Review Summary: infected corpses and chemical rot
If 1991 was the height of the death metal in its glory years then it isn't far off to call 2009 the 1991 of revival death metal. Funebrarum dropped their modern classic The Sleep of Morbid Dreams
, Cruciamentum unleashed their gloomy torrent of English filth with Convocation of Crawling Chaos
, Portal and Ulcerate each dropped records that were arguably the best of their career, and The Chasm unleashed the massive Farseeing the Paranormal Abysm
in representation of the might of the Central American scene. Whatever the governments had been slipping into the water supply in 1991 must have found its way back into the rotation almost two decades down the line and sparked a wave of putrid inspiration that hadn't been seen in years. However, among all the stellar death metal albums that surfaced during this burst of quality at the end of the first decade of the 21st century lurks a relatively overlooked and underappreciated album in the Norwegian assault of Obliteration's Nekropsalms
. In fact, to call Nekropsalms an overlooked and underappreciated modern classic doesn't really do the album justice; it is easily one of the best death metal albums to come out since death metal died in 1993 and could easily be defended as the best death metal album to surface in the midst of 2009's pantheon of stellar albums.
is pure, murky, downtuned, putrid, doom-tinged death metal straight out of the bowels of 1990. Trace elements of just about every important development in the death metal world show up somewhere on this record. Autopsy's brand of rotten sewer sludge pervades the album but influences ranging from the thrashy assault of Morbid Angel circa 1989 (see: Exterminate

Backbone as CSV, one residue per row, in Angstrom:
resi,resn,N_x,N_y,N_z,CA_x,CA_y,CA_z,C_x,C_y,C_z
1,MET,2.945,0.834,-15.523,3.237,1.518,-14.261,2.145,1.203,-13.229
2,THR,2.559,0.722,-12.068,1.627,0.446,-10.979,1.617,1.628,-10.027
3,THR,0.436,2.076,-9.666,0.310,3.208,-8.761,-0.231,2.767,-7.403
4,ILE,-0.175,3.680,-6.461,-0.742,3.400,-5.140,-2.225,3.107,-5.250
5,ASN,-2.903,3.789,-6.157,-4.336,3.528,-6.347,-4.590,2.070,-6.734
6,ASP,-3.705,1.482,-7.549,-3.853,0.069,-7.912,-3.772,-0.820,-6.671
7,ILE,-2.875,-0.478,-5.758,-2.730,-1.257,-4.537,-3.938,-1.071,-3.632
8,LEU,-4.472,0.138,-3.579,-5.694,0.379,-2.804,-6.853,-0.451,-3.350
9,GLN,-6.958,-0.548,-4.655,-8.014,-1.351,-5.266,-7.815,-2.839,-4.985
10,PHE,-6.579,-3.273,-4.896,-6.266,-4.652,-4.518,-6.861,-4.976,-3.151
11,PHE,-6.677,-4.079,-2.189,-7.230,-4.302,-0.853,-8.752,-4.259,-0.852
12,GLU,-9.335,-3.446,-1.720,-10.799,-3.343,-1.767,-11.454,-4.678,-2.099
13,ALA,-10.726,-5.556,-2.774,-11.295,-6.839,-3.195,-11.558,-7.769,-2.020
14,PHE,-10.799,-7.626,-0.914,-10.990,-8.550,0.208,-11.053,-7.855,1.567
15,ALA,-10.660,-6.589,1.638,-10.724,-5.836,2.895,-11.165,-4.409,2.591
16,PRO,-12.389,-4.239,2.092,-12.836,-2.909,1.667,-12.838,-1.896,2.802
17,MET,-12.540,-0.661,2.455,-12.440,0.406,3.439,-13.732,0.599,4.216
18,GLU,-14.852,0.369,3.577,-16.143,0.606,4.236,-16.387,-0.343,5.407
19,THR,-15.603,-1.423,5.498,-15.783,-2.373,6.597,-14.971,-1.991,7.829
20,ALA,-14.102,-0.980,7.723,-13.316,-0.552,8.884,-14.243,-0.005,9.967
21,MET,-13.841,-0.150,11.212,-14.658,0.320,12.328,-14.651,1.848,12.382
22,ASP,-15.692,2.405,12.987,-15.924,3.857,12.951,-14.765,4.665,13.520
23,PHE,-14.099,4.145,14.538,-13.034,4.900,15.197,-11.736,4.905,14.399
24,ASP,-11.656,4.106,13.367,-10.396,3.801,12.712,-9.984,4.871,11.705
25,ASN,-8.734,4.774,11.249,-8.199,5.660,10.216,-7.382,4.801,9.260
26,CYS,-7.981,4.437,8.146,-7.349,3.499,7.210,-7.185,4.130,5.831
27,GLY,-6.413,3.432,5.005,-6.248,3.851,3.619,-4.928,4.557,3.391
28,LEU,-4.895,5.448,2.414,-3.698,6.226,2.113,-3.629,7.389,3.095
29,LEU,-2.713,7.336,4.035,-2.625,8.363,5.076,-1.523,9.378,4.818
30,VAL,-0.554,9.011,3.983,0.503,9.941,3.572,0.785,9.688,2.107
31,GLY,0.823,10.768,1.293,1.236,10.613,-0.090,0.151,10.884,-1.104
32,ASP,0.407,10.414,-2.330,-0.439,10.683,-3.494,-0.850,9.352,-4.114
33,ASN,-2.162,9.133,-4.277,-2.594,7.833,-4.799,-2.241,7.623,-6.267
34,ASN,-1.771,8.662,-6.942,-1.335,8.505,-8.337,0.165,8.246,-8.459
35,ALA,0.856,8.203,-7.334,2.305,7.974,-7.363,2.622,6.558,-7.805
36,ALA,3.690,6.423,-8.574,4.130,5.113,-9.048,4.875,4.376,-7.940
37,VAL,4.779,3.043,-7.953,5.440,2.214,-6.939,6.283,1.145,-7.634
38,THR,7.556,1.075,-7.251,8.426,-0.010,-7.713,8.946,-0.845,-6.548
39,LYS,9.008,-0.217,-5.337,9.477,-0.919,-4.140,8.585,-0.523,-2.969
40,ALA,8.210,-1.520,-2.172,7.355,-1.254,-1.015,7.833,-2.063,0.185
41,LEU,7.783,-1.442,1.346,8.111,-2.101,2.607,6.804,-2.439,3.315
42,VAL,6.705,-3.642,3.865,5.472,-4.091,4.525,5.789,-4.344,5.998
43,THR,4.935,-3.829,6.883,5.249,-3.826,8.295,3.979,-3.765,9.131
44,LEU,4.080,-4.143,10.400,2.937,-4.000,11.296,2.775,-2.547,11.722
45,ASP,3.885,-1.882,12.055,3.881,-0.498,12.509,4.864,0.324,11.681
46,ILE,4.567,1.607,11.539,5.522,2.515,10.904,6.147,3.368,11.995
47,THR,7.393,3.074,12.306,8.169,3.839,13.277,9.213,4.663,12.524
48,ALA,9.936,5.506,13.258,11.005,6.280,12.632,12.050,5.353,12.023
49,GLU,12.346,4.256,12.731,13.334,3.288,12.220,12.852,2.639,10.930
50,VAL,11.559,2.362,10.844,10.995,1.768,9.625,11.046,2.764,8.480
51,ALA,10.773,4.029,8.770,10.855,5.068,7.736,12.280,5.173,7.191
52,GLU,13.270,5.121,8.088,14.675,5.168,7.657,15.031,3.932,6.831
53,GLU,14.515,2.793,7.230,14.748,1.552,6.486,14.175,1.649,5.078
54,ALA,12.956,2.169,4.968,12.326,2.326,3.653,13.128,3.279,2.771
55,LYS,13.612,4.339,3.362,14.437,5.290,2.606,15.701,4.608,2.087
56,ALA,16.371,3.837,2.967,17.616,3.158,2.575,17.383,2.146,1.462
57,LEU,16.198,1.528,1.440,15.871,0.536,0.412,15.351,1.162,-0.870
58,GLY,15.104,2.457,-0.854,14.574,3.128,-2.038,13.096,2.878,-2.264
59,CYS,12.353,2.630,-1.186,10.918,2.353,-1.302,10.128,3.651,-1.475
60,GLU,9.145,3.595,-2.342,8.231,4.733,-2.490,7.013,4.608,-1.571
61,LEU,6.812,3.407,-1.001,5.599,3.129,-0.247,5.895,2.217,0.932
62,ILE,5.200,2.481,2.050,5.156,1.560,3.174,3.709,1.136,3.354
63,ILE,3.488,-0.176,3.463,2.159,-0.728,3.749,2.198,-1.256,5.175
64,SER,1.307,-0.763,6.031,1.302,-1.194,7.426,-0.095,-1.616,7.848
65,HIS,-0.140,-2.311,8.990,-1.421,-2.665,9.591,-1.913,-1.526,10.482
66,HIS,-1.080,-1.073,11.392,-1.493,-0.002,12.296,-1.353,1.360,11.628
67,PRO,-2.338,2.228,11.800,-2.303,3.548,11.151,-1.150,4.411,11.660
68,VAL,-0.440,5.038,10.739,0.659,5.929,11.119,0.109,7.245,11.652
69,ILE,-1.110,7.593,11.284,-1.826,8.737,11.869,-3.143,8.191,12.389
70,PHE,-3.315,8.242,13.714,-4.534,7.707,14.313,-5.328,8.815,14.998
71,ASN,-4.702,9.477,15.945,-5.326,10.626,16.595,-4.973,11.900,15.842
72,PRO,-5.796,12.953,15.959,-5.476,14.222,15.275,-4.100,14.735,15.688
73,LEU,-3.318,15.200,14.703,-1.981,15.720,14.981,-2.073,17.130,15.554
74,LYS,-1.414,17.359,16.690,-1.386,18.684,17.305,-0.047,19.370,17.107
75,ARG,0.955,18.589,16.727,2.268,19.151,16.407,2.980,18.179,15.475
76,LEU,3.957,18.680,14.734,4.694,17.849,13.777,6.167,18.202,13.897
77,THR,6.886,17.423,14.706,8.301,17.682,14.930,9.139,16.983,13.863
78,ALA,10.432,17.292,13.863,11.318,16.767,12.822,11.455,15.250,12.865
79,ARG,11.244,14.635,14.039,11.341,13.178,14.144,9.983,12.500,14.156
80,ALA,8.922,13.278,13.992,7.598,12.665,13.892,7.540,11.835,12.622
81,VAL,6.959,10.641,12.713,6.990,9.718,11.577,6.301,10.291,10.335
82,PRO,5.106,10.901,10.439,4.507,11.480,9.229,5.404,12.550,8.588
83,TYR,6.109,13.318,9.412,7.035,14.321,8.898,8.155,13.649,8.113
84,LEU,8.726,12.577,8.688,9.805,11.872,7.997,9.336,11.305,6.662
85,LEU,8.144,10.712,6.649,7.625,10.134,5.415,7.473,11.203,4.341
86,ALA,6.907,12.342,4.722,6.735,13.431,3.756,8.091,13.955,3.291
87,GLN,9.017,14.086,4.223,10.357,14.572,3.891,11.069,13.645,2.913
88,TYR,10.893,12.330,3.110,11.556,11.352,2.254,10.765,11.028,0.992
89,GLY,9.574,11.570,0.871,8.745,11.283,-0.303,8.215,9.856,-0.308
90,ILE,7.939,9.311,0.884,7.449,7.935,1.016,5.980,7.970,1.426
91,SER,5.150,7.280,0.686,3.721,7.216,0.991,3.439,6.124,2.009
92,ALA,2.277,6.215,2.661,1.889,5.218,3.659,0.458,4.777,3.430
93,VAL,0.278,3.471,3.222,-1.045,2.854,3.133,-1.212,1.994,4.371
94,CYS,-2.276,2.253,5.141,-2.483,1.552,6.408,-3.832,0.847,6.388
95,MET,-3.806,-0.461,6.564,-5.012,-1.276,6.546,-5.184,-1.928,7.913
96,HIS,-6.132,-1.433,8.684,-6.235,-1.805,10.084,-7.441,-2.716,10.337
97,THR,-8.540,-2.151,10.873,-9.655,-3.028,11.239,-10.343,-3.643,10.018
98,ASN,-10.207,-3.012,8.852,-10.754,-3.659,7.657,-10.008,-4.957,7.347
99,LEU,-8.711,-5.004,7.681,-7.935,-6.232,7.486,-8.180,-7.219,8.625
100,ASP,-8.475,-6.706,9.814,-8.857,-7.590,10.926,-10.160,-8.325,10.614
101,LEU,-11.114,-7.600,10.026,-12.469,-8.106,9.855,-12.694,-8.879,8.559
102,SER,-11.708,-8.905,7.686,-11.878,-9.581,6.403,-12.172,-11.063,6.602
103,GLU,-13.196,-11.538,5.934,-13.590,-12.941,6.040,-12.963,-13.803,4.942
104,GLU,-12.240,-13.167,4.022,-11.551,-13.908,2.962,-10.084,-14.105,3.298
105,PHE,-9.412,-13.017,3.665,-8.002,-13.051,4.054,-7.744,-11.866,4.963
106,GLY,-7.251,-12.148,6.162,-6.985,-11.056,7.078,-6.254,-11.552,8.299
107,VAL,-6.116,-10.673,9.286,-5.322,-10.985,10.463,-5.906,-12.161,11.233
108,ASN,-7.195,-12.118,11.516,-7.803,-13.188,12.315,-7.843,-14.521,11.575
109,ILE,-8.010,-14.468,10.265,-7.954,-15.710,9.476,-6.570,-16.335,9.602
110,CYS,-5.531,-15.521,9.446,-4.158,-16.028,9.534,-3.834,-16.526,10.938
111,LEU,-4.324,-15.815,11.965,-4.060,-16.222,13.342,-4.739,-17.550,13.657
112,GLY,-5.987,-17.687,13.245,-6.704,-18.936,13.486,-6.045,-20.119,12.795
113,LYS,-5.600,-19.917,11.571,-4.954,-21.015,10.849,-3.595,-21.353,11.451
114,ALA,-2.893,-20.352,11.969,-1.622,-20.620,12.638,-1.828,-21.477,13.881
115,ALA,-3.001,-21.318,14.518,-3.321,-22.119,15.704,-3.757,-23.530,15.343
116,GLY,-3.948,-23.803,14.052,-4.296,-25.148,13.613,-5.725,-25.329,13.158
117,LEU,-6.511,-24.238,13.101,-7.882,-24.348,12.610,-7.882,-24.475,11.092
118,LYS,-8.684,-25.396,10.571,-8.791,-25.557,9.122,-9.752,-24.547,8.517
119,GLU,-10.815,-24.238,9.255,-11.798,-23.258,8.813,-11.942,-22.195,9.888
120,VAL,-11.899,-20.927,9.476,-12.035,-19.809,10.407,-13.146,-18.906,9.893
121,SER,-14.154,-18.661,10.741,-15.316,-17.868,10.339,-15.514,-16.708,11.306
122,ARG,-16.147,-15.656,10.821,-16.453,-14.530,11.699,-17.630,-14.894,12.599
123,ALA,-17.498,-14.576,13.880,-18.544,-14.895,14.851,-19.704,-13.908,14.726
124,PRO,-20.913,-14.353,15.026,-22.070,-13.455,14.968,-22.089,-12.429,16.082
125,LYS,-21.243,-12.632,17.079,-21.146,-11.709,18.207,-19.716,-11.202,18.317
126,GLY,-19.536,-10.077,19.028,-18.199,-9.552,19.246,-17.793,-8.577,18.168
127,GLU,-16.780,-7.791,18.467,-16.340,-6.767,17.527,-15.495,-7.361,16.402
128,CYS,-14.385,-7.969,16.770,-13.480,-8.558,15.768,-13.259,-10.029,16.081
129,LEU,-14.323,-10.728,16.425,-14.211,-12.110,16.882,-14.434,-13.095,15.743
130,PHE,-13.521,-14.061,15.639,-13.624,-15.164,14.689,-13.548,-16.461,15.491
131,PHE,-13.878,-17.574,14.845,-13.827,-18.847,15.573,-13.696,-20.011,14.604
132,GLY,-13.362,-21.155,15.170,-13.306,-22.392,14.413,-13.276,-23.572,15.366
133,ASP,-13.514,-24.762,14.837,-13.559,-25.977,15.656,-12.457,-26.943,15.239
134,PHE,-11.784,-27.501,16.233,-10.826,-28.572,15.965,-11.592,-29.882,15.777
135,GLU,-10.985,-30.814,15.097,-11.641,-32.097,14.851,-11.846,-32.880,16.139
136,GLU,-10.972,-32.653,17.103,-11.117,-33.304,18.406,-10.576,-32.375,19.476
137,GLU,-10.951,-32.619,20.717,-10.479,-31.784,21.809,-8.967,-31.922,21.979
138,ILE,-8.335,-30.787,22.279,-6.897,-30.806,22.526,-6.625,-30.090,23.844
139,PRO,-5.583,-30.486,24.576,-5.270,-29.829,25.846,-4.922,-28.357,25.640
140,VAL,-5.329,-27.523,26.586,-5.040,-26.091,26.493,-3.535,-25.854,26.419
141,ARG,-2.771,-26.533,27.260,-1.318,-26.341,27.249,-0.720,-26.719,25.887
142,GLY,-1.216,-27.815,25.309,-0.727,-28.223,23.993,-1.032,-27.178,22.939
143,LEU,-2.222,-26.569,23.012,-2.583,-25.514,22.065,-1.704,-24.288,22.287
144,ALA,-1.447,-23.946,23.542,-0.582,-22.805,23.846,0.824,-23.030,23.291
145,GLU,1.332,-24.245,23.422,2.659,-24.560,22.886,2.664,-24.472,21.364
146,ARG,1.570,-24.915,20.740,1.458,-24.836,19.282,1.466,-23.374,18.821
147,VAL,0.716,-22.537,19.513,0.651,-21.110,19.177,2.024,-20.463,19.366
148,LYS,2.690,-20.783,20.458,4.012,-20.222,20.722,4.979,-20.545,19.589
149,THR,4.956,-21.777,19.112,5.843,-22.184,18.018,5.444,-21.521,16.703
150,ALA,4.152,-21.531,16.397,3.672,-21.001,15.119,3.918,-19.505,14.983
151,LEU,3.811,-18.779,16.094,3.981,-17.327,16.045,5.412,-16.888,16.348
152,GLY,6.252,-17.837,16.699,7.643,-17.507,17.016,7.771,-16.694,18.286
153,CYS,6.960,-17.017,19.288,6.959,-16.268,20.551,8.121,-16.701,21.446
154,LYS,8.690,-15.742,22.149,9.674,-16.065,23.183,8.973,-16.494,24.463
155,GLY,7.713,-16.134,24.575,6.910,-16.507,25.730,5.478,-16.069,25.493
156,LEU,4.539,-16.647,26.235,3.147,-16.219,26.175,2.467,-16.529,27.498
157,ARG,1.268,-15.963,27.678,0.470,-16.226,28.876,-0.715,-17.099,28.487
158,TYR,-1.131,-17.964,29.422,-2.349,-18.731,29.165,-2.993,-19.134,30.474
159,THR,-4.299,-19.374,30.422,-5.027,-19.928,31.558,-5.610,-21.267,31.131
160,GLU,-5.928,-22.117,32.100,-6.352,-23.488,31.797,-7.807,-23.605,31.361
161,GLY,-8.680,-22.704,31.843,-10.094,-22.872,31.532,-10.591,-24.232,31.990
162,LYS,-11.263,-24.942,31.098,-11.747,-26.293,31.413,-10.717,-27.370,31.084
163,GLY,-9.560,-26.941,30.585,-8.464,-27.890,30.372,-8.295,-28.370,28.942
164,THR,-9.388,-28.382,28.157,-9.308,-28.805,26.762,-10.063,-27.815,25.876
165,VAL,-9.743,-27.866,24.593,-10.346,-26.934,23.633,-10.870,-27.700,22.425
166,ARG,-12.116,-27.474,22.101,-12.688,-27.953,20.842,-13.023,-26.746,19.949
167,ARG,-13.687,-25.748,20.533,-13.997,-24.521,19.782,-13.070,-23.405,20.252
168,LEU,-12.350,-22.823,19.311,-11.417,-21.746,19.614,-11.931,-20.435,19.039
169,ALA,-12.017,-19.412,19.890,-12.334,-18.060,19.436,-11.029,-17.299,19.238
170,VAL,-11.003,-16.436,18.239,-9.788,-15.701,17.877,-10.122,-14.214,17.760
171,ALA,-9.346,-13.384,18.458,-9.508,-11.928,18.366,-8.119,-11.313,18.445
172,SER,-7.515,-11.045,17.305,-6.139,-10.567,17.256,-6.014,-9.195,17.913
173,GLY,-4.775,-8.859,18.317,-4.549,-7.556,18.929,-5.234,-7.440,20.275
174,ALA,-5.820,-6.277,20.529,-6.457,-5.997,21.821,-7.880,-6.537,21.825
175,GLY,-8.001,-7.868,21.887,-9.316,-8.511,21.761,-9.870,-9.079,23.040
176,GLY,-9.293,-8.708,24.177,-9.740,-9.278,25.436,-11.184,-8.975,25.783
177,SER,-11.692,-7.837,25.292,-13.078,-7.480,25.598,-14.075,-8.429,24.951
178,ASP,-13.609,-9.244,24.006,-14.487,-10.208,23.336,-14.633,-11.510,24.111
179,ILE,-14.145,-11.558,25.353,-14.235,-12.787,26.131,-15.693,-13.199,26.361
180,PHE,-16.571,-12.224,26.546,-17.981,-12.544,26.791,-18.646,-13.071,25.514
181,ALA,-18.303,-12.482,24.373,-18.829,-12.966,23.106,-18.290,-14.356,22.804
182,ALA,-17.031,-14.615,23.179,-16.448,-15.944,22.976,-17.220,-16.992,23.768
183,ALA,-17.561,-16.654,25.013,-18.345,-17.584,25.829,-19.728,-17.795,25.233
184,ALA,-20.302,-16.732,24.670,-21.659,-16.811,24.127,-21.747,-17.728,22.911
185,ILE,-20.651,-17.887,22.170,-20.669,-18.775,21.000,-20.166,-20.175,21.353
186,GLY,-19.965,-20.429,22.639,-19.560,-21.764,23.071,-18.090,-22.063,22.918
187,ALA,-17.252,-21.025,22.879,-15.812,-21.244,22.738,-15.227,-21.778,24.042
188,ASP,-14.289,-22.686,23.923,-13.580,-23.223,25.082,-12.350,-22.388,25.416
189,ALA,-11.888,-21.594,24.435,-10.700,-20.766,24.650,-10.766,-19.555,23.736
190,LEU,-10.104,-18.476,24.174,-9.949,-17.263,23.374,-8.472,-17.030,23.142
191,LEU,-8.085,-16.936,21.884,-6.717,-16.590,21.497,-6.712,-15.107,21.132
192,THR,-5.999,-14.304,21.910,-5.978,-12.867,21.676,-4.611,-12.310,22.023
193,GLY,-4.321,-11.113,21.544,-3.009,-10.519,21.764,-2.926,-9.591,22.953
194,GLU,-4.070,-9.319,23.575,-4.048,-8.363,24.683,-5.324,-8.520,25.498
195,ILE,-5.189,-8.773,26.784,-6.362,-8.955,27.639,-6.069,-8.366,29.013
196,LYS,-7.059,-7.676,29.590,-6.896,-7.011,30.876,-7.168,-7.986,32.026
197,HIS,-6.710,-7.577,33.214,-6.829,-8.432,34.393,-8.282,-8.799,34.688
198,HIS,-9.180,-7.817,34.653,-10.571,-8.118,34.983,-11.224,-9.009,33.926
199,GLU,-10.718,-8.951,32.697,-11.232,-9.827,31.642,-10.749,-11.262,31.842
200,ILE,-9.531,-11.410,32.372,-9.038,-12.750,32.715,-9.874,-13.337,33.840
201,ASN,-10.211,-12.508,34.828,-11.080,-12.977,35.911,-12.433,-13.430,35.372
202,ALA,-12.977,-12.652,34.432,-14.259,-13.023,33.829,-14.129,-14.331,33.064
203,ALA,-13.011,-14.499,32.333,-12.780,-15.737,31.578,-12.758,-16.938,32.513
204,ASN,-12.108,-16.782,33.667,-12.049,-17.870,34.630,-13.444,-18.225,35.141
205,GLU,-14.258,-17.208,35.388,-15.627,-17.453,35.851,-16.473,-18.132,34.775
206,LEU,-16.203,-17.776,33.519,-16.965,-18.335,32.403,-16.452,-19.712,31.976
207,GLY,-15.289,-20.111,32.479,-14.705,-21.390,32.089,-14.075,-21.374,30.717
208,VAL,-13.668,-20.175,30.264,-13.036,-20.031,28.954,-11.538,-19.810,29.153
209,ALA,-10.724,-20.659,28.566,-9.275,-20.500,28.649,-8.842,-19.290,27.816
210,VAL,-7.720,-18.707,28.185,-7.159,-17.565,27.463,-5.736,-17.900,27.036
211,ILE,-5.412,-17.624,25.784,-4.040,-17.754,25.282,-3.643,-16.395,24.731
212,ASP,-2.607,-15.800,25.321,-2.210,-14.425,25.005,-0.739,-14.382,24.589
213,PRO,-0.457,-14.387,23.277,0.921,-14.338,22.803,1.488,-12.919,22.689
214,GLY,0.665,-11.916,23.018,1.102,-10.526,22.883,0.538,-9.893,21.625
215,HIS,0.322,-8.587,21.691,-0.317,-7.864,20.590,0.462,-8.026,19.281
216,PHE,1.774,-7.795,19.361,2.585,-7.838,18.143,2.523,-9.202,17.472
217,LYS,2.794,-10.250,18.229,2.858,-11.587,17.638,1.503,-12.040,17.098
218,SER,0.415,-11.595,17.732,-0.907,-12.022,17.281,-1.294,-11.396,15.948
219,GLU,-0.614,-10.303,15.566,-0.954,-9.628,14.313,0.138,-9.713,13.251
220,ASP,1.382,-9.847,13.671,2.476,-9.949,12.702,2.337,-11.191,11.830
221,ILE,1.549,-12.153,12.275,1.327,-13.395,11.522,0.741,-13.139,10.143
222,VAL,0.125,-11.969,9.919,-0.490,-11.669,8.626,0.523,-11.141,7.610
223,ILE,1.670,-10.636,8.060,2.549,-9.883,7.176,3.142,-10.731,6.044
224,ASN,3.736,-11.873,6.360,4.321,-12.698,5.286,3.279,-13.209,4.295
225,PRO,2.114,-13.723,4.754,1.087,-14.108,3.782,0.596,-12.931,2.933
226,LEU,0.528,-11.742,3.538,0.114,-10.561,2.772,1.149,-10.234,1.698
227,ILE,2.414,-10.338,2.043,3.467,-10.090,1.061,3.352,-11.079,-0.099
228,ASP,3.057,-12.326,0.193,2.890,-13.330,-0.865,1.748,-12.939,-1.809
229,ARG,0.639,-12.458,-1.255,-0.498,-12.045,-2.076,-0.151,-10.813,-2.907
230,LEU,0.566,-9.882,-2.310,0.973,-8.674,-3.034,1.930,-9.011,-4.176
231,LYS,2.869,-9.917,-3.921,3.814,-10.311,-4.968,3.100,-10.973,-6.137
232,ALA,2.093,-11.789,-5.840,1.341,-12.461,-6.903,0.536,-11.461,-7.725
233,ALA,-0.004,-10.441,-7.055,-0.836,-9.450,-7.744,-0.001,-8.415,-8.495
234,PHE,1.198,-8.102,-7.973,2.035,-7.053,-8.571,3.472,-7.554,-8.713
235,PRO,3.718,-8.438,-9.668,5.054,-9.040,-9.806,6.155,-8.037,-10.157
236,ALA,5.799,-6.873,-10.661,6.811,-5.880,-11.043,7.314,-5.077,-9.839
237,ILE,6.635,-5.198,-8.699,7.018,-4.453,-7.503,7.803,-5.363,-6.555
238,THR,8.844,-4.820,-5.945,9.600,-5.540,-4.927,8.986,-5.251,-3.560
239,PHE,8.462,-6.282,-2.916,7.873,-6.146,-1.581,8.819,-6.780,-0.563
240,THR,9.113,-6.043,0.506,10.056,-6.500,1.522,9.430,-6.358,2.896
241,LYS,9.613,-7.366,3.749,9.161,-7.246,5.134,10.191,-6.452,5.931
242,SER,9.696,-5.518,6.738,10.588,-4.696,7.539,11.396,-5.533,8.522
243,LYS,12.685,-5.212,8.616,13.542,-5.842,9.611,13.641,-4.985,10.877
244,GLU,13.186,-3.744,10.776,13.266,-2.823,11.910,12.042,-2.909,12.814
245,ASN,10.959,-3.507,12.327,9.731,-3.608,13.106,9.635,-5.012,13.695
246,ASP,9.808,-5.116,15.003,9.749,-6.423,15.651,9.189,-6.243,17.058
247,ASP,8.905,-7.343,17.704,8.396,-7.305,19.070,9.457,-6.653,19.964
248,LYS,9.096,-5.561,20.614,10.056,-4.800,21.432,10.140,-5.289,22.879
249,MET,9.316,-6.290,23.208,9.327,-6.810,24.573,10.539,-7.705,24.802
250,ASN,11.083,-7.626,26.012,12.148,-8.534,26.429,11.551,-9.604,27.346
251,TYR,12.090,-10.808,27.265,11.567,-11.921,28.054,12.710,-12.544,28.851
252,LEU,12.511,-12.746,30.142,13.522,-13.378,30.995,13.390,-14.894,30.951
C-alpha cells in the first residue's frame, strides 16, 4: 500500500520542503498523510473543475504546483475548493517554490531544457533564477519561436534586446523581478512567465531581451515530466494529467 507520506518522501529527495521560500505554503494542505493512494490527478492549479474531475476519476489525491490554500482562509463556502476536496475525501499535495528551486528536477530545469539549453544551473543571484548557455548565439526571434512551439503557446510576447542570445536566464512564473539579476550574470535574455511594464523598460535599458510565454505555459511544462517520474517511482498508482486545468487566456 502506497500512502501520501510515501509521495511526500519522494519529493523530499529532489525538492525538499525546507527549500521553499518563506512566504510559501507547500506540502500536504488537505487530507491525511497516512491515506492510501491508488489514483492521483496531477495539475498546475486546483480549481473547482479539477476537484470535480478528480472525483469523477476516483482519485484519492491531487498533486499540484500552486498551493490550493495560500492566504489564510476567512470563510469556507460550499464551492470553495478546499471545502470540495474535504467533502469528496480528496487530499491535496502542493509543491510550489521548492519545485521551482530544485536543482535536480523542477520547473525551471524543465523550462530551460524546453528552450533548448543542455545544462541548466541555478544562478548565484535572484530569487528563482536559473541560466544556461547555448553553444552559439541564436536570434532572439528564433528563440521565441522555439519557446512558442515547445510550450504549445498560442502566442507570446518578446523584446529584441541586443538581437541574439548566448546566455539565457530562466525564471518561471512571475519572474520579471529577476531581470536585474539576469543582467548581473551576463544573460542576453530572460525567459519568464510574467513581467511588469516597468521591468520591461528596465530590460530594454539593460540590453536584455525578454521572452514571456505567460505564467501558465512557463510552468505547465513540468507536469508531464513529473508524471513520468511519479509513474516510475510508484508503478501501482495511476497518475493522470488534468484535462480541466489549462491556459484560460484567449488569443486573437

) all the way to the putrid murk of the mighty Finnish scene (see: The Worm that Gnaws in the Night
) show up in choice quantities somewhere within the labyrinthine maze of influence that composes Obliteration's sophomore effort. The tortured wails of frontman Sindre Solem are like the ***ed up lovechild of Martin Van Drunen and John Tardy with a side of Leprosy
-era Death sprinkled in there for good measure. This stellar package comes lovingly wrapped up in one of the best production jobs you will ever hear on a metal record (especially in the sea of triggered, studio magic bull*** that saturates the majority of metal records this side of 2000). The fully acoustic, thick, muddy punch of a drum sound that would give Fenriz a nice half-mast (which I'm fairly certain it actually did) sits right beneath the clear but filthy synthesis of the guitars and deliciously audible bass.
doesn't really do anything that hasn't been done before, but when everything is executed as perfectly as it is on this record then it doesn’t matter. What Obliteration have accomplished better than probably any other band in this revival scene is to compile a record that provides an almost flawless synopsis of death metal as it existed worldwide in the glory days of the movement, and for a record that revels in reanimating a dying genre this is probably the most successful they could have ever been. However painfully underrated Obliteration's Nekropsalms
remains it stands as one of the highest quality releases to spawn from the respectably interesting revival old school death metal movement. It is essential to anyone interested in what death metal should sound like in the post-millennium climate and a essential part of any genre enthusiasts collection of records.